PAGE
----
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Triple threat

David Lutz, TriOut, D.C. Triathlon Club, gay news, Washington Blade

David Lutz of TriOut, a gay subgroup of the D.C. Triathlon Club. (Photo courtesy Lutz)

In 2011, the D.C. Triathlon Club began a loosely organized effort to reach out to the large number of LGBT athletes in the area.  In 2013, the club began a more formal outreach spearheaded by club members David Lutz and Jonathan Montet.

This year, with its club member list swelling upwards to 1,500 athletes, the Club launched a pilot project to begin segmenting its athletes into affiliate triathlon teams. The first new affiliate is TriOut, which will consist of athletes from the LGBT community and their friends. Also launching soon is MoCo Mafia (Montgomery County).

“We thought about forming our own entity,” Lutz says. “But with so many great programs already in place at DCTri, this was the best choice for us.”

Athletes interested in joining TriOut will receive the full benefits of the Club, $50 membership fee and will receive a member kit geared specifically to the TriOut athletes.

“We are just launching this project and the support has been amazing,” Lutz says. “There are already 69 members on our Facebook page.”

All club training events will be available to new LGBT team members along with some extra training rides, runs and swims to bolster an inclusive team feel. In the works for later in the summer is an intense training weekend in Lost River, W.Va., where attendees can expect to spend a three-to-four day weekend cycling, running, swimming and recovering with yoga workouts.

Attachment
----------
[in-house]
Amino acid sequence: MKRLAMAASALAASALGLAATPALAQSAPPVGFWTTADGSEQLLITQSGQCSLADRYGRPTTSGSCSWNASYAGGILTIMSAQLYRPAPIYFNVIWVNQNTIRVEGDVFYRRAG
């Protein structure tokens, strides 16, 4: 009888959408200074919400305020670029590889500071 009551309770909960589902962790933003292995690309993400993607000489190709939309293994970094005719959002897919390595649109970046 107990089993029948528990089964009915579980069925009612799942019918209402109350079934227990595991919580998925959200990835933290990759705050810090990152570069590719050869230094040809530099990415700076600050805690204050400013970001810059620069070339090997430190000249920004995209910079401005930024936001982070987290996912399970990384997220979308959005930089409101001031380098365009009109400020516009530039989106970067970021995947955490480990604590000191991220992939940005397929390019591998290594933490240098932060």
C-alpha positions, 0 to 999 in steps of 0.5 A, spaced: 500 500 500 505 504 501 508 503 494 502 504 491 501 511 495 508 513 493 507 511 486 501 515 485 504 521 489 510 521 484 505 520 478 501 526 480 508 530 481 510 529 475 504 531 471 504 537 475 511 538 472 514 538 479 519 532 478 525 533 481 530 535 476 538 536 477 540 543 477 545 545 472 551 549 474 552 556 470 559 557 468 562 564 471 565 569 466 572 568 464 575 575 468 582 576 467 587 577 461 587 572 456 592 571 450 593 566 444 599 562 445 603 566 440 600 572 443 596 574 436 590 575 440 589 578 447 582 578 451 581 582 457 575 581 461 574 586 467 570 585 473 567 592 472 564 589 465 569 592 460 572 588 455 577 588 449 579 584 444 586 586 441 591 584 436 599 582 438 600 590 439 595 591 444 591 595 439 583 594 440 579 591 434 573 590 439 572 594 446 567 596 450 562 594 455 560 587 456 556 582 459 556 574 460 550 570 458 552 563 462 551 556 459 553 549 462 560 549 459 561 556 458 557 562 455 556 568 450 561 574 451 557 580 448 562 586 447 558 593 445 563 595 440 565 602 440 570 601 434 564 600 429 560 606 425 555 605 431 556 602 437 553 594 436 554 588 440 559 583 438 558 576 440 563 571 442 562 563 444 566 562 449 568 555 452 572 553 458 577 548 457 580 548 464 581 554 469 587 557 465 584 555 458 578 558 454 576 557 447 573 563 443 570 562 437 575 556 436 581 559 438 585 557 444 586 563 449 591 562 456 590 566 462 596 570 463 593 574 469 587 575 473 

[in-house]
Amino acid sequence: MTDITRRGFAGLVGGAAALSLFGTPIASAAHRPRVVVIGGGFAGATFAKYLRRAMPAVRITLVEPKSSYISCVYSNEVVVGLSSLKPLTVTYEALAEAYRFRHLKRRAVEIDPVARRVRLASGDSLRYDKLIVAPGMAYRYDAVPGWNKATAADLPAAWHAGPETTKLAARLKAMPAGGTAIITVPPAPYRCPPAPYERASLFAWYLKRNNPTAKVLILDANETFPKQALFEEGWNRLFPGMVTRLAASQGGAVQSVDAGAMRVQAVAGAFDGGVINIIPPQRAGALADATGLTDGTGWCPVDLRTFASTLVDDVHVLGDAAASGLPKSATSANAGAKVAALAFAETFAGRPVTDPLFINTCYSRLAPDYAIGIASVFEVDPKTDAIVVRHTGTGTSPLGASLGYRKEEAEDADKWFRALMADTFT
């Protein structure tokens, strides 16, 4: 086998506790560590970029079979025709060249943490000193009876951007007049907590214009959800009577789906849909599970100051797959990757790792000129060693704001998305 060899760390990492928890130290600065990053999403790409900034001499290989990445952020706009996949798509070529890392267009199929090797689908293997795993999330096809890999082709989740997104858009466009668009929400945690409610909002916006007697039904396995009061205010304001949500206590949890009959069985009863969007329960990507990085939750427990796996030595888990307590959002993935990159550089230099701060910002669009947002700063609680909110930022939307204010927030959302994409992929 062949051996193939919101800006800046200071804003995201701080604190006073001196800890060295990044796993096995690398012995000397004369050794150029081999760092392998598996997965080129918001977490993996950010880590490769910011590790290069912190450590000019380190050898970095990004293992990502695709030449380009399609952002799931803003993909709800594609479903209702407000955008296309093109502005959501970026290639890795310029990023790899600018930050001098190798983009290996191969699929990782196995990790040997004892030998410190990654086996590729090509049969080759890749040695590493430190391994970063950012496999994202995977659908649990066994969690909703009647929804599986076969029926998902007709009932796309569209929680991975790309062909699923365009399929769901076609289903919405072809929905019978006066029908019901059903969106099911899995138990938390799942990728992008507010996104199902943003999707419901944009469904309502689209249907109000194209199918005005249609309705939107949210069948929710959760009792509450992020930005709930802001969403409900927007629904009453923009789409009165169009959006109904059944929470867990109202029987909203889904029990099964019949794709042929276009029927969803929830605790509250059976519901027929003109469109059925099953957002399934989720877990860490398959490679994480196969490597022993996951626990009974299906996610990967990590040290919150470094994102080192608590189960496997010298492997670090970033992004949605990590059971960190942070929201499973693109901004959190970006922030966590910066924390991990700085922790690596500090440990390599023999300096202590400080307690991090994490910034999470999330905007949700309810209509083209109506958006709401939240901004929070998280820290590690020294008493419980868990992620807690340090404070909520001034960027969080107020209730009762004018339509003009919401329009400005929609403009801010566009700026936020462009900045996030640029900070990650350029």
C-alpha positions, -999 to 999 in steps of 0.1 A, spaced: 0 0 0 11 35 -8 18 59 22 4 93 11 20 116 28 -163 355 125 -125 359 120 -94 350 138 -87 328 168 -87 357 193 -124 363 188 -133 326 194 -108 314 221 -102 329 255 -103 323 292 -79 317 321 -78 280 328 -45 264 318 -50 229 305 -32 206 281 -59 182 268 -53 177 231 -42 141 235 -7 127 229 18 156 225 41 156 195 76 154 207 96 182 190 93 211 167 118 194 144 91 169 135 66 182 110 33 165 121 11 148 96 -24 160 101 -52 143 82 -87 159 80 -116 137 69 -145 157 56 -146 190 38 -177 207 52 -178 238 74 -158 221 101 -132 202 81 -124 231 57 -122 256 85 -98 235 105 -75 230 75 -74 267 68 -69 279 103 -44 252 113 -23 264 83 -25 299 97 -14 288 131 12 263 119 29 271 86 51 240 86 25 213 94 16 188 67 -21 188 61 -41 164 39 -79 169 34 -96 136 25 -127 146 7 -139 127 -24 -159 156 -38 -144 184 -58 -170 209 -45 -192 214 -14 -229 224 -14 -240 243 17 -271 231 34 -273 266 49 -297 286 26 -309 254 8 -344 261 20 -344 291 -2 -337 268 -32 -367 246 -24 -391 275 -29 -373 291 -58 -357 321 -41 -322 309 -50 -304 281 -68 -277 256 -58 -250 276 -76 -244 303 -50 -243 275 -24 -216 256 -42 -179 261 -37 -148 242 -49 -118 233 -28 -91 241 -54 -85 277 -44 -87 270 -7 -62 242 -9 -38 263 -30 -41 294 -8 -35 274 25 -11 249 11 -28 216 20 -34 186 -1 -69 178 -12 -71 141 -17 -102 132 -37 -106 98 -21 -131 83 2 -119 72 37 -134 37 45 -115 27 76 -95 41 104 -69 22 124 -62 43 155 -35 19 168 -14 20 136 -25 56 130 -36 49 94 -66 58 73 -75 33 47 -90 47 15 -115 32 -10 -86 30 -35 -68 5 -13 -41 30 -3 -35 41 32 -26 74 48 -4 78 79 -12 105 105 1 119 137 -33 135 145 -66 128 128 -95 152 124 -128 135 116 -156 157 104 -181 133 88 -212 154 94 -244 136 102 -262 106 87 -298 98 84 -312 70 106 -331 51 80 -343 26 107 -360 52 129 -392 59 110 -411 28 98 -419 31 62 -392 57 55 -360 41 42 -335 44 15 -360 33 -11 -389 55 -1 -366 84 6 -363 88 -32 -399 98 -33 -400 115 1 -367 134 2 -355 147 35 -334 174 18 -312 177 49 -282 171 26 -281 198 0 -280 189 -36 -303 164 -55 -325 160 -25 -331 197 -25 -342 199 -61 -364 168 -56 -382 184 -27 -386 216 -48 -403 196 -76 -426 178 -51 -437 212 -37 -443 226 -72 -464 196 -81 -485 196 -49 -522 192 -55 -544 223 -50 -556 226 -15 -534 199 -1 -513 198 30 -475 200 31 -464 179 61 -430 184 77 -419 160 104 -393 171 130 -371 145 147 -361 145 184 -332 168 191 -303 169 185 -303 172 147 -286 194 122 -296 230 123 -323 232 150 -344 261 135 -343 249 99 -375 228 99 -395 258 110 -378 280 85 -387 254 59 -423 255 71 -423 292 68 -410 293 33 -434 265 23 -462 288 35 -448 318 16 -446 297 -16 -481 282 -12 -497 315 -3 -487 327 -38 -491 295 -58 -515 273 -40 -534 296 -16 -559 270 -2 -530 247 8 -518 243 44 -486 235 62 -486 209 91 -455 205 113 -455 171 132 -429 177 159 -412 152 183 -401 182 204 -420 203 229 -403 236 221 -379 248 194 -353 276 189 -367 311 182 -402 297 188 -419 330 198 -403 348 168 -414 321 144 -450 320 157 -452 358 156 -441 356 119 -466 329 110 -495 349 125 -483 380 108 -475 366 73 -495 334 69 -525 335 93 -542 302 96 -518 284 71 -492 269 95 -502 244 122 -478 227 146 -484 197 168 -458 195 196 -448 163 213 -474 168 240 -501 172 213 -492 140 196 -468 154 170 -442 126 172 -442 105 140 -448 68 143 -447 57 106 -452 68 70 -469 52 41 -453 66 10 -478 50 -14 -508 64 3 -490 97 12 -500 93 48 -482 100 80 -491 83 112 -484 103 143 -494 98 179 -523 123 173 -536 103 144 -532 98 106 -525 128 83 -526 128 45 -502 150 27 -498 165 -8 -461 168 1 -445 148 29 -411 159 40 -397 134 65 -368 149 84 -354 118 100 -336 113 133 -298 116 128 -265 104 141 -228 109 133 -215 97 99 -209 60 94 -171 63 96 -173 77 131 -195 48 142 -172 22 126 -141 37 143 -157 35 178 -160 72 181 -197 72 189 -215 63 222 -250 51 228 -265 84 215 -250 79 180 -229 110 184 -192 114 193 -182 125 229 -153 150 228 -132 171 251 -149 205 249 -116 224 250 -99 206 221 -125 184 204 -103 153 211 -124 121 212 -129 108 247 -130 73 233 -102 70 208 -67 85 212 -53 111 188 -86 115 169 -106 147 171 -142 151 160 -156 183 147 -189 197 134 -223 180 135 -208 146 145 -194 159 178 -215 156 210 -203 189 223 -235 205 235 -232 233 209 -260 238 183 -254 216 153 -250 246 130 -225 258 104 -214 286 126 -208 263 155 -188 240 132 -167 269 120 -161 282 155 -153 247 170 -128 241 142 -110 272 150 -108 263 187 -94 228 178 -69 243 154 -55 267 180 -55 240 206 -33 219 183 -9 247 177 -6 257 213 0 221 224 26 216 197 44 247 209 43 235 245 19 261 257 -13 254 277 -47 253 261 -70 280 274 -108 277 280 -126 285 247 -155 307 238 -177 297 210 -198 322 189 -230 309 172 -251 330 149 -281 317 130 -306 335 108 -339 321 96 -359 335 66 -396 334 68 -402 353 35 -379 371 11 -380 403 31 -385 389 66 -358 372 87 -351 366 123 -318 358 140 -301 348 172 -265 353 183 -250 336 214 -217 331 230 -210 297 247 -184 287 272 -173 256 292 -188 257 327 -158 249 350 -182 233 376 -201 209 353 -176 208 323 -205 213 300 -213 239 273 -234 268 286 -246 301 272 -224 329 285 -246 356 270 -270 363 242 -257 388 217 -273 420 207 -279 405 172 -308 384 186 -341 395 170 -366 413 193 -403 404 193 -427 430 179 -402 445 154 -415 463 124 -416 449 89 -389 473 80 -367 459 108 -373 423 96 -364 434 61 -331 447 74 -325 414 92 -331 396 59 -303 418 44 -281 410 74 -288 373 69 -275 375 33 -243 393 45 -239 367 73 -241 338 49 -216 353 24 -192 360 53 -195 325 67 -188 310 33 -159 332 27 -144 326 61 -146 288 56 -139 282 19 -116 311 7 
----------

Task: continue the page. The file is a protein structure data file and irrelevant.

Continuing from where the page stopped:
In addition to the club’s featured races, TriOut team members will compete in several LGBT-interest races.

“We will be sending athletes to the D.C. Frontrunners Pride Run and the District of Columbia Aquatics Club’s Swim for Life,” Lutz says. “In August, we are hoping to send at least 10 members to the Olympic-length triathlon at the Gay Games in Cleveland.”

Lutz competed in his second Ironman in Copenhagen last August followed a week later by an Olympic-length triathlon in Stockholm. He was awarded “Most Improved Triathlete” by DCTri for his accomplishments in 2013.

Currently, the TriOut members are holding happy hours every second Thursday of the month and the location rotates around the various bars in the area. Coming up in March is the first quarterly mixer with multiple local LGBT sports teams, which will feature the D.C. Gay Flag Football League, the D.C. Frontrunners and TriOut.

Interested athletes will also get a chance to talk to the triathletes one on one at the annual Team D.C. Sportsfest to be held in April. Over this past weekend, I was in attendance at the virtual Pride House event at the HRC for the Sochi opening ceremonies. I ran into Washington Wetskins water polo player Kris Prichard, who enthusiastically told me about training for his first triathlon with some of the inspiration coming from TriOut.